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Year : 2017  |  Volume : 4  |  Issue : 3  |  Page : 97-103

Evaluation of the nursing process utilization in a teaching hospital, Ogun State, Nigeria

1 Department of Adult Health Nursing, School of Nursing, Babcock University, Ilishan Remo, Ogun State, Nigeria
2 Medical/Surgical Unit, Babcock University Teaching Hospital, Ilishan Remo, Ogun State, Nigeria

Correspondence Address:
Dr. Foluso O Ojewole
School of Nursing, Babcock University, Ilishan Remo, Ogun State
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Source of Support: None, Conflict of Interest: None

DOI: 10.4103/JNMS.JNMS_13_17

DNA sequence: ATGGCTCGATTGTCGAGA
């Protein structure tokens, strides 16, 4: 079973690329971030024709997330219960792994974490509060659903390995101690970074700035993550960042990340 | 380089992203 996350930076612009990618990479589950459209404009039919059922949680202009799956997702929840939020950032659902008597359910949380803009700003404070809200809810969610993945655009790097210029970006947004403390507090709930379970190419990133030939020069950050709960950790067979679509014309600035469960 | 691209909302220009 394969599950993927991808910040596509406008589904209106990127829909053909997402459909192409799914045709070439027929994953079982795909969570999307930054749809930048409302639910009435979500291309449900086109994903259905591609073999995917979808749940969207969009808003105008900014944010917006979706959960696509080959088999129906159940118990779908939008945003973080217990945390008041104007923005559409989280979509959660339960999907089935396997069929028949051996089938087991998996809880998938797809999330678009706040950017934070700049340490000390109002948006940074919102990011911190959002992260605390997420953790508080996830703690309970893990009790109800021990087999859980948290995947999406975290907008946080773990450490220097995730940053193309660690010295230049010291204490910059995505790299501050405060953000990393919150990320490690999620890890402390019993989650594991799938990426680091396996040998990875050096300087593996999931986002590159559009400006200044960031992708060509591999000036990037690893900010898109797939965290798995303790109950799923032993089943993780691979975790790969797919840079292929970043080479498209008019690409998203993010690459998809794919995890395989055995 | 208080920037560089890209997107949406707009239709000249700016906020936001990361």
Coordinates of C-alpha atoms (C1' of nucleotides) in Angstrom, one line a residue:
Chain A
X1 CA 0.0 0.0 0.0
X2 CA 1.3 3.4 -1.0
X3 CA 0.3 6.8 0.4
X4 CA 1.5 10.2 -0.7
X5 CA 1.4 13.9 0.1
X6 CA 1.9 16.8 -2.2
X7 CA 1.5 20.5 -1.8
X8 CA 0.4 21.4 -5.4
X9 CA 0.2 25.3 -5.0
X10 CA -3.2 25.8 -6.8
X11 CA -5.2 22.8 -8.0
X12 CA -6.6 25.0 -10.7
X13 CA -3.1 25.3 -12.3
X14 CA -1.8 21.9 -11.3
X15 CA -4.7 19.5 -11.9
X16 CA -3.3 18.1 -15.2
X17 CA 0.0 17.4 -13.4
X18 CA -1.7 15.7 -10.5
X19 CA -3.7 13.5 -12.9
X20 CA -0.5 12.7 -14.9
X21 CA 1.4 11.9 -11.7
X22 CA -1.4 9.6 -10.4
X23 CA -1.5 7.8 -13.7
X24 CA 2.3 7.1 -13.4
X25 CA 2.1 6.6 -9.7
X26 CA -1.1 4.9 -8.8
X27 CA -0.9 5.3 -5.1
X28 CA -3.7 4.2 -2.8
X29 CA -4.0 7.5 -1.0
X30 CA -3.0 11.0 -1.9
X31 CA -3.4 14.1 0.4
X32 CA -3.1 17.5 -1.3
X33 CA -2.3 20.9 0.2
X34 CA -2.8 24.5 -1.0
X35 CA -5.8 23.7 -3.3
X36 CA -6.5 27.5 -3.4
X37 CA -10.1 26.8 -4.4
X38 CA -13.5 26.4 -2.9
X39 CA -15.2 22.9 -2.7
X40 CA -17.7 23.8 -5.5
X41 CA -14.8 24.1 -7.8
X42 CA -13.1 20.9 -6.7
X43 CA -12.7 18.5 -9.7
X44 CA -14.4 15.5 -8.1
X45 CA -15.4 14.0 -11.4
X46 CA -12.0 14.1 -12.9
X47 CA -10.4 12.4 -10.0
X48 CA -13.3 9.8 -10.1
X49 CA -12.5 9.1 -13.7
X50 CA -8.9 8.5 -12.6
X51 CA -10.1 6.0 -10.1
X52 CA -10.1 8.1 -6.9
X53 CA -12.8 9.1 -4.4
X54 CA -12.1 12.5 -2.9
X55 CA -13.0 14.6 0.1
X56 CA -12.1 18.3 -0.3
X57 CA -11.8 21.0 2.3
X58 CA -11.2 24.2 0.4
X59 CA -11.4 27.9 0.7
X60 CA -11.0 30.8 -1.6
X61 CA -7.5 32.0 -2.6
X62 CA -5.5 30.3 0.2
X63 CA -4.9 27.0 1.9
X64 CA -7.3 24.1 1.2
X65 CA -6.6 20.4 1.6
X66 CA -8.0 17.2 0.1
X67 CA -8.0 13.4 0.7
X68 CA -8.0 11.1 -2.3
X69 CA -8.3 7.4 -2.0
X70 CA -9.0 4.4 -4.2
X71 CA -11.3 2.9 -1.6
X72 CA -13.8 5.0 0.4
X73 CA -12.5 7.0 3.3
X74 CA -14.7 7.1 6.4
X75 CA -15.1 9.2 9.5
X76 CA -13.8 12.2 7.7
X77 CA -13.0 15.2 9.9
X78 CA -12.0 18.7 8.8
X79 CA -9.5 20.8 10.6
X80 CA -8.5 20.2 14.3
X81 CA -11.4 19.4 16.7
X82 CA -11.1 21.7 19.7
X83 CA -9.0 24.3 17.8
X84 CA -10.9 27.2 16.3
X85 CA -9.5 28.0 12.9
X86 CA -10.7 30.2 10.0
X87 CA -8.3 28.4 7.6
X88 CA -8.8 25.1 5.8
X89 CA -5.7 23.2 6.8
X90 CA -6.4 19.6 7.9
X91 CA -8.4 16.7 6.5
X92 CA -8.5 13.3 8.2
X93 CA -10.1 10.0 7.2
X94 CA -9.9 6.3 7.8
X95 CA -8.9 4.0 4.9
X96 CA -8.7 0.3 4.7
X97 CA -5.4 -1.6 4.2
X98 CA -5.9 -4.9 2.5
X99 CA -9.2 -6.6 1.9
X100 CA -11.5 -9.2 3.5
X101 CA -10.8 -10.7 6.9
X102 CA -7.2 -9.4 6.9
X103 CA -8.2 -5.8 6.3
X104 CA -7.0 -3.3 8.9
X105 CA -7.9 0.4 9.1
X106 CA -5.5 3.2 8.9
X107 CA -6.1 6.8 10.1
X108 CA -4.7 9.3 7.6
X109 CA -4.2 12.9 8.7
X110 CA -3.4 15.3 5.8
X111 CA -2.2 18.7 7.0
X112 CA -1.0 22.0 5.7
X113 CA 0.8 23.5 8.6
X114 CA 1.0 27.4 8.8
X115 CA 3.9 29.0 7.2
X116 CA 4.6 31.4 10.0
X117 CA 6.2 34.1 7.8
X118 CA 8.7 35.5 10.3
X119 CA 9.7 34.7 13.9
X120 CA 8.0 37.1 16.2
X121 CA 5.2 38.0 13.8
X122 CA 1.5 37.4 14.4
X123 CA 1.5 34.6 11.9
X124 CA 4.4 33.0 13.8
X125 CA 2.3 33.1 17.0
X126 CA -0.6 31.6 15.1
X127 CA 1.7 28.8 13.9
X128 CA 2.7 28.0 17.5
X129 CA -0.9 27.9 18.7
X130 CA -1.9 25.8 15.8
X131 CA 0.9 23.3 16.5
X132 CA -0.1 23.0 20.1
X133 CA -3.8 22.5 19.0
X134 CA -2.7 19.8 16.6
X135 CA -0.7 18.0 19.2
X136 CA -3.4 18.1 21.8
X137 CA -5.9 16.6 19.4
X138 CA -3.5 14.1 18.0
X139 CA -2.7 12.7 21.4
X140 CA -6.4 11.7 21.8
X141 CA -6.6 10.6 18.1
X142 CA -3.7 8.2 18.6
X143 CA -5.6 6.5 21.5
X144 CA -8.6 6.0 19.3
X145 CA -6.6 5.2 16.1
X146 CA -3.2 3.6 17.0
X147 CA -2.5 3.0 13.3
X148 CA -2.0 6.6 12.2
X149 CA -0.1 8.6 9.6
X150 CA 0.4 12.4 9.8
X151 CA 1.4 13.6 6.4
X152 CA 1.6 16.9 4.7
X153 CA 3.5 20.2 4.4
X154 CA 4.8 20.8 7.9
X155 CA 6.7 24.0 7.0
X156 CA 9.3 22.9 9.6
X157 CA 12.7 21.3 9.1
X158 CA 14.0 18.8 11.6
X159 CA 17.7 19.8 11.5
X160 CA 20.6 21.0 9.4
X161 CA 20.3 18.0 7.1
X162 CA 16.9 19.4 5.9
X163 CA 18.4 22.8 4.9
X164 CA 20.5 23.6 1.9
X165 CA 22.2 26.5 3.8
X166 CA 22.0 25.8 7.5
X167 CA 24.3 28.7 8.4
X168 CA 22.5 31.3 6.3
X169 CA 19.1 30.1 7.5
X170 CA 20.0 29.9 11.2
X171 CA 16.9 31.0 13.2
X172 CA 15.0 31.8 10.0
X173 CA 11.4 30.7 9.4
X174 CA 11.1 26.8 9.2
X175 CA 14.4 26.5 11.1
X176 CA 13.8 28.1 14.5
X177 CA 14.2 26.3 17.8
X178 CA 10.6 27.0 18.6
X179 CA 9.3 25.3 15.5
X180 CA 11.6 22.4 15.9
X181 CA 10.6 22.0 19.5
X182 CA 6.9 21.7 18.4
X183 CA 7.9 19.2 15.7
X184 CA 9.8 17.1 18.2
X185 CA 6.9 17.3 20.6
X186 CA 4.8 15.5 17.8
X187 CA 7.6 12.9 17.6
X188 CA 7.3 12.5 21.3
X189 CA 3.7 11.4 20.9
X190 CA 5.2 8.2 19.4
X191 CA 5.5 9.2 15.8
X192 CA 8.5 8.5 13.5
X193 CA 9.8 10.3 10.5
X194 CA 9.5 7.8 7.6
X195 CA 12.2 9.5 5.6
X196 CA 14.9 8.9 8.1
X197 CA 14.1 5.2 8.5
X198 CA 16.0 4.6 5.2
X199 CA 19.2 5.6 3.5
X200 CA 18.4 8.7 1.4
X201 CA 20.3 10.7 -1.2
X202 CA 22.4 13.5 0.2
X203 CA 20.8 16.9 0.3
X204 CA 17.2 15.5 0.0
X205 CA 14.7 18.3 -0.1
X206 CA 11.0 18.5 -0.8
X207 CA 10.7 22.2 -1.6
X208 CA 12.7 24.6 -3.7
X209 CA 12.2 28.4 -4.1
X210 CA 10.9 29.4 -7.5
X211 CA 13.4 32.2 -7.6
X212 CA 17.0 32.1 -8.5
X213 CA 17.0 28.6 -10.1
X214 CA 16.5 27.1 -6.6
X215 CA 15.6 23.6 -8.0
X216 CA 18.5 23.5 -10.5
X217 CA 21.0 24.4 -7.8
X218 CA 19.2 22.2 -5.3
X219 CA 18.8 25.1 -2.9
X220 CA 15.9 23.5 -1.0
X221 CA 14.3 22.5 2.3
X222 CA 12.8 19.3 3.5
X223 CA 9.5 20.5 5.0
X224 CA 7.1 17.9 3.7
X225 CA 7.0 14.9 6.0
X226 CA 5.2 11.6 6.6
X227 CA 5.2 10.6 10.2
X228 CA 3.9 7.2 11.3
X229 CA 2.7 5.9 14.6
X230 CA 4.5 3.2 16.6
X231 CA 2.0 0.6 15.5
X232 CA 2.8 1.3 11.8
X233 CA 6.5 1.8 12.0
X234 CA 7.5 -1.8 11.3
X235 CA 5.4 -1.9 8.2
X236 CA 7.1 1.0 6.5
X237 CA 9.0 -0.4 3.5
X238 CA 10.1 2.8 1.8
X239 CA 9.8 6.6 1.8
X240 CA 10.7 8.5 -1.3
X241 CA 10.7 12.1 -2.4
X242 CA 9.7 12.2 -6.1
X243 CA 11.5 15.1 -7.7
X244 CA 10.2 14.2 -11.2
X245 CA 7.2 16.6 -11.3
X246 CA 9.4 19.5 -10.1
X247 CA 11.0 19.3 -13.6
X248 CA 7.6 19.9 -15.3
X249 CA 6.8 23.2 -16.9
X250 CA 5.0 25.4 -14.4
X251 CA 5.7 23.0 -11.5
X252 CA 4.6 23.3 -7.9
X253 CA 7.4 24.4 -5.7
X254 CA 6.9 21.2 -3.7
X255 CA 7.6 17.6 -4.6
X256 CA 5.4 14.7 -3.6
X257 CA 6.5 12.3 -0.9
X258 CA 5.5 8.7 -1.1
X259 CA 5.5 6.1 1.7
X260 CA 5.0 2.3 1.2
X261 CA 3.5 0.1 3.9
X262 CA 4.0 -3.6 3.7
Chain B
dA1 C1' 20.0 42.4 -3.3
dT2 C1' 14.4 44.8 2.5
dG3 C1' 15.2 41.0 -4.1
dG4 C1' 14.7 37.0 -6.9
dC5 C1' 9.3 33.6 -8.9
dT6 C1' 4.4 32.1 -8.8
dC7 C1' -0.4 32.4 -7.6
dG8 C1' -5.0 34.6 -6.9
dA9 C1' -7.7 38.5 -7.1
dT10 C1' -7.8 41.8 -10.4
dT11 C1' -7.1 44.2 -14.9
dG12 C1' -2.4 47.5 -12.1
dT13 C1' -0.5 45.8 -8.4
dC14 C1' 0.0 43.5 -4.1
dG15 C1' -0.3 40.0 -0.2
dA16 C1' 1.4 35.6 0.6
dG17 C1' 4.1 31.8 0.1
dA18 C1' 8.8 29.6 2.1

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Context: Nursing process is the systematic method of thinking used by nurses to develop an individualized plan of care for patients. Effective use of the nursing process depends on a nurse's familiarity with the standardized nursing language. Aim: This study evaluates the utilization of nursing process on the day of admission and within 24 h of patient admission in a teaching hospital. Setting and Design: Descriptive and Retrospective design was utilized. Materials and Methods: Systematic sampling technique was adopted to evaluate 959 patients' records from 2014 to 2016 in 2 medical and 2 surgical wards over 3 months period using a self designed checklist. Statistical Analysis Used: Data collected was analyzed using SPSS version 21 and presented as frequencies and percentages. T test was used to test the significant difference between variables with P value set at ≤ 0.05. Results: Only 24.9% of the medical records contained the nursing process form. On the day of admission, <25% of the charts included a complete record of nursing assessment, nursing diagnoses, nursing intervention, and the evaluation. The highest phase of nursing process recorded is nursing diagnosis followed by patient assessment. At 24h postadmission, no significant increase was noted in the phases of nursing process recorded. There was a significant difference between the frequencies of documentation of nursing diagnosis and the nurses' area of practice (P = 0.001). Conclusions: Nursing process utilization remained poorly incorporated into the activities of nurses in this institution. Therefore, continuing professional education on nursing process and supervision should be mandated.

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